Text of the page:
Rollerdrome came out in summer 2022, and whilst it was garnering positivity and doing seemingly well, I never got a chance to play it. Made by Roll7 the skate legends that made Olli Olli World (I love that game and have a review in-waiting for it!). Dripping with a signature style, it takes a step away from the cartoony-happy goodness of the Olli Olli games and places us in a dystopian future.
The year is 2023 and the hot bloodsport of the people is watching folk on roller skates tick and jump around arenas killing people. Yup! Rollerdrome is a weird mix of retro-future stylings, with a dash of Tony Hawk skating and then some slow-mo shooting for good measure.
What’s more, it all works. Rollerdrome oozes with artistic flair and fluid skating/shooting. It shouldn’t work quite as well as it does, but Roll7 honestly know what they’re doing when it comes to slick skating, apparently of any kind.
Here’s a quick take on my experience so far.
Spoiler: Rollerdrome is a gem!
Style, I keep talking about style with Rollerdrome. And that’s because it counts in several ways. The visual design of the game is a modern-yet-70’s future aesthetic in a lovely cel-shaded style.
But then, the purpose, as I understand it, of games by Roll7, is to get you into that all-important flow state. When you’re gliding through, reacting on instinct. Not concerned by the controls or the world, just getting in that zone. That’s where Olli Olli World really came into its own, although I certainly found it much harder as tricks advanced in the late-game.
Rollerdrome is all about giving you that fluidity, getting you into the zone and then just wheeling around clearing out the arenas. Swapping between weapons (pistols, shotgun, grenade launcher and energy-crossbow thing), you skate, jump, grind and shoot.
The cleverness here is that the weapons need ammo, and you get more ammo by simply doing tricks. So suddenly your style isn’t just for show, it’s practical. Rocket up a quarter-pipe, slow mo to shoot that pesky sniper just above you, then flip and spin on the way back down to get more ammo.
Killing folk grants you health a-la DOOM, so move, kill, trick, repeat. Keep your ammo and health up, and you’re golden.
As you progress, Rollerdrome throws different challenges at you, largely in the guise of new enemies and arenas that require a little more thought to traverse. Sometimes needing to dodge whilst shooting and tricking your way around. Causing explosions by shooting at enemy rockets and explosive barrels.
Style AND Substance
I’ve talked about how stylish Rollerdrome is, but you can’t carry a game purely on a visual style and some skate tricks.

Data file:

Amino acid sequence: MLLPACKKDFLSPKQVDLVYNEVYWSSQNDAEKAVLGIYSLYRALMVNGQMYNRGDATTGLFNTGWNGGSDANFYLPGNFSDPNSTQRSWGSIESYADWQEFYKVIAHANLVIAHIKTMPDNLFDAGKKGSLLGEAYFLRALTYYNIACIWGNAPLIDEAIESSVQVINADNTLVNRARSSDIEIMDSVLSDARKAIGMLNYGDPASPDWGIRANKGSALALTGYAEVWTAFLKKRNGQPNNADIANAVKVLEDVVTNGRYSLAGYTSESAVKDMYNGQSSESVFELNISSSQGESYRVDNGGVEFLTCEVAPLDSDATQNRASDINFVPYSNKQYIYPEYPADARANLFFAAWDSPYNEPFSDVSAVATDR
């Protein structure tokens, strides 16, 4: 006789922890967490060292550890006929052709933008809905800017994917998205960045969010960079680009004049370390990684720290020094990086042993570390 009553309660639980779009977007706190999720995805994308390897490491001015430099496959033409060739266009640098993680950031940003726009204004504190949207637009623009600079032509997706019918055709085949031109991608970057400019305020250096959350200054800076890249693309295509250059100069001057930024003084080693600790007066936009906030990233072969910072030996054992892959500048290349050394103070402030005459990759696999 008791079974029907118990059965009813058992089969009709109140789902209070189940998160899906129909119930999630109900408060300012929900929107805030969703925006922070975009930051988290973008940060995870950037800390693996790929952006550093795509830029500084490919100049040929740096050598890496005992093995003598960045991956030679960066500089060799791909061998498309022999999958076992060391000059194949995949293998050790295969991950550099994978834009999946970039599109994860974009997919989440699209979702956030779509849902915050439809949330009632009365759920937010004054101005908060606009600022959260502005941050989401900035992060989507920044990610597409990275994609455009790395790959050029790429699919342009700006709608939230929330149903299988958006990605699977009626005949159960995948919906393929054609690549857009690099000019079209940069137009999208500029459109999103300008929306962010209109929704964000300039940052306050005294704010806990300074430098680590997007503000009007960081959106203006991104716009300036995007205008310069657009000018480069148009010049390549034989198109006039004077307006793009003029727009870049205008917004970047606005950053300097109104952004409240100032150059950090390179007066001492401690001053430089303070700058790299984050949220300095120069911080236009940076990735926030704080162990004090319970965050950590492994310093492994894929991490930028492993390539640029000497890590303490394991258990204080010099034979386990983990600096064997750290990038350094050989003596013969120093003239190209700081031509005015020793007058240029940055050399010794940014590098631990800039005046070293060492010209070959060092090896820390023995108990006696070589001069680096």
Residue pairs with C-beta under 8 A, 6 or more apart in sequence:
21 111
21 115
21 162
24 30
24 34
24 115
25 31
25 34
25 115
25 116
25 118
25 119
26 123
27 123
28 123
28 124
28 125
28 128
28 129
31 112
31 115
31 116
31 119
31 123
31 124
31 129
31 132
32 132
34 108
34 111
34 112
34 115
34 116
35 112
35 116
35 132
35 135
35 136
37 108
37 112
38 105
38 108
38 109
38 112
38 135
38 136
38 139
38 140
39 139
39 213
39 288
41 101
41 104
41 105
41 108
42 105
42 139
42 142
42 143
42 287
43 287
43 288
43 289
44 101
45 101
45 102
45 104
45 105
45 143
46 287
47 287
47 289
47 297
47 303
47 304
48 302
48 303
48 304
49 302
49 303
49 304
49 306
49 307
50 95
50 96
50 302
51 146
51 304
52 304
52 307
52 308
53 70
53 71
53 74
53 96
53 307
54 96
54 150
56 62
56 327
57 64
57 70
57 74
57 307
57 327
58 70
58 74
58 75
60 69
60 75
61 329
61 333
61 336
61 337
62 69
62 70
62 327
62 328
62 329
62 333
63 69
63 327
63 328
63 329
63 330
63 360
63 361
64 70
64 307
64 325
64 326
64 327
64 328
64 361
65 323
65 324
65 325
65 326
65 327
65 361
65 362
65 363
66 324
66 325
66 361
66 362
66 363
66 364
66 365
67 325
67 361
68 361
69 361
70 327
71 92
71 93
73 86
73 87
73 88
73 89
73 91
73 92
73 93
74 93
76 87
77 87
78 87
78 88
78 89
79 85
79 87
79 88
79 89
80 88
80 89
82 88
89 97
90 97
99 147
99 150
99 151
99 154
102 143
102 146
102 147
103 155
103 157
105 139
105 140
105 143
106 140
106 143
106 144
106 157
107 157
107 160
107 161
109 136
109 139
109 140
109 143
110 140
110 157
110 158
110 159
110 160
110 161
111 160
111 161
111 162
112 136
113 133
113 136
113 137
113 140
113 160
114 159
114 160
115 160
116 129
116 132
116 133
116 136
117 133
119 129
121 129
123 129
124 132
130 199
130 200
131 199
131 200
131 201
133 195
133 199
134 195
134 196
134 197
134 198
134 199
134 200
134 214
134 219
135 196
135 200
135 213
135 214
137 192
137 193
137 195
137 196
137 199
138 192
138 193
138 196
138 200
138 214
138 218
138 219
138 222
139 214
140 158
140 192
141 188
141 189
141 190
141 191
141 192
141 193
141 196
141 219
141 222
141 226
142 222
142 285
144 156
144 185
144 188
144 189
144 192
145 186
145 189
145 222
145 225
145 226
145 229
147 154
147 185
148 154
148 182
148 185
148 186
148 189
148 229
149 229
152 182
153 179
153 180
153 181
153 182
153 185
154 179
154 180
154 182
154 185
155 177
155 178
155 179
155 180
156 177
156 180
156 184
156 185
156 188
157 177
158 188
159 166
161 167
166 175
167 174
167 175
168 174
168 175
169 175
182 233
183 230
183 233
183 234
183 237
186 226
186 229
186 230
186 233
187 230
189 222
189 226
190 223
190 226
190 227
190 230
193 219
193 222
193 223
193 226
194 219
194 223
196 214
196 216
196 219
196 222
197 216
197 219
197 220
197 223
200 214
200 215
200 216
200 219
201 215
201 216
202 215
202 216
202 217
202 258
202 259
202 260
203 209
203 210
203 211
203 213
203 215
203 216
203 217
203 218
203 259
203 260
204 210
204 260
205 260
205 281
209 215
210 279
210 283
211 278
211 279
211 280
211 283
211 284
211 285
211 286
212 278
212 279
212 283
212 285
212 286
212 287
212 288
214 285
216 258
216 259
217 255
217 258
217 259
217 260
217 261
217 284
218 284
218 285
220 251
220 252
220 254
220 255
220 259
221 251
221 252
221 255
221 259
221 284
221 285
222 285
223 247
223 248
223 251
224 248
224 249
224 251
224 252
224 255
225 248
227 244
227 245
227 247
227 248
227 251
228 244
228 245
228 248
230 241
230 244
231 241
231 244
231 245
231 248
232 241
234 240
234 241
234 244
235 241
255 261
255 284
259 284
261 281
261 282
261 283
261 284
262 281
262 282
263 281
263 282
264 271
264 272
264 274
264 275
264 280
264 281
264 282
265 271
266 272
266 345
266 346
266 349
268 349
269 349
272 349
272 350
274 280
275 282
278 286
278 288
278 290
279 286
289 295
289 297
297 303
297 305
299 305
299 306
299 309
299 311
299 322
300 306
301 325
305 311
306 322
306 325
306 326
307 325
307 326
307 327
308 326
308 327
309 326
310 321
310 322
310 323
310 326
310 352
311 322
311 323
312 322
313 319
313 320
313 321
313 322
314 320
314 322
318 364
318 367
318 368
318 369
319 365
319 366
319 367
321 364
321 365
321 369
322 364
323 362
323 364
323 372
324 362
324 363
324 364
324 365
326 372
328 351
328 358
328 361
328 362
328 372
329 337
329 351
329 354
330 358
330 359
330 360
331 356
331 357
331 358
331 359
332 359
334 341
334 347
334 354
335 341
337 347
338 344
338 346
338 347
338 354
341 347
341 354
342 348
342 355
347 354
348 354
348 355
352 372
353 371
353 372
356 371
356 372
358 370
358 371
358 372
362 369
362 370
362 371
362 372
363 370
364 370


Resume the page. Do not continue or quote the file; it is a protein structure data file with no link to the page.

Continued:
What Roll7 have achieved here is something quite special. You’re quick into the flow-state. The controls are simple and your health/ammo is all built-into how well you’re doing. So it’s all about glorious skate killing.
Each level requires objectives to be met, and each stage in the competition requires you to achieve a set amount of objectives before you can move on. Going back to the first few missions after you’ve grasped the game, is something else. Rollerdrome seemed fun enough to start, but my second run, and hour later saw me do the first level in one combo, shaving minutes off my time and seeing me hit a much better ranking.
There’s replayability here, and whilst it might force it a little, to get those objectives cleared. Rollerdrome is fun and quick, so it’s not “forced fun”.
Flawless action with style is one thing, but what about taking Rollerdrome on the go? It’s Steam Deck verified and plays like an absolute dream.
I’ve seen no frame drops, the art style is striking on the smaller screen, helping you manage the chaos as things heat up. It’s not too taxing on the battery or processing, so you’re not sat holding a hot device after just a few minutes of play, either.
Along with its cousin Olli Olli World, Rollerdrome is a perfect fit for the Steam Deck. Having the replayability that it does means you’re in for a good time no matter where you are.
Roll7 continue to impress. With a release that whilst receiving critical acclaim, seems to have flown under the radar a little. It’s a well-built, easy to play and fun time. Dripping with style and accessible gameplay, I’m not sure anyone could argue that it’s just a well-made game.
Here at ninjarefinery.com we absolutely acknowledge such craftmanship and rate it as high as we possible can!
Rollerdrome is bloody exceptional.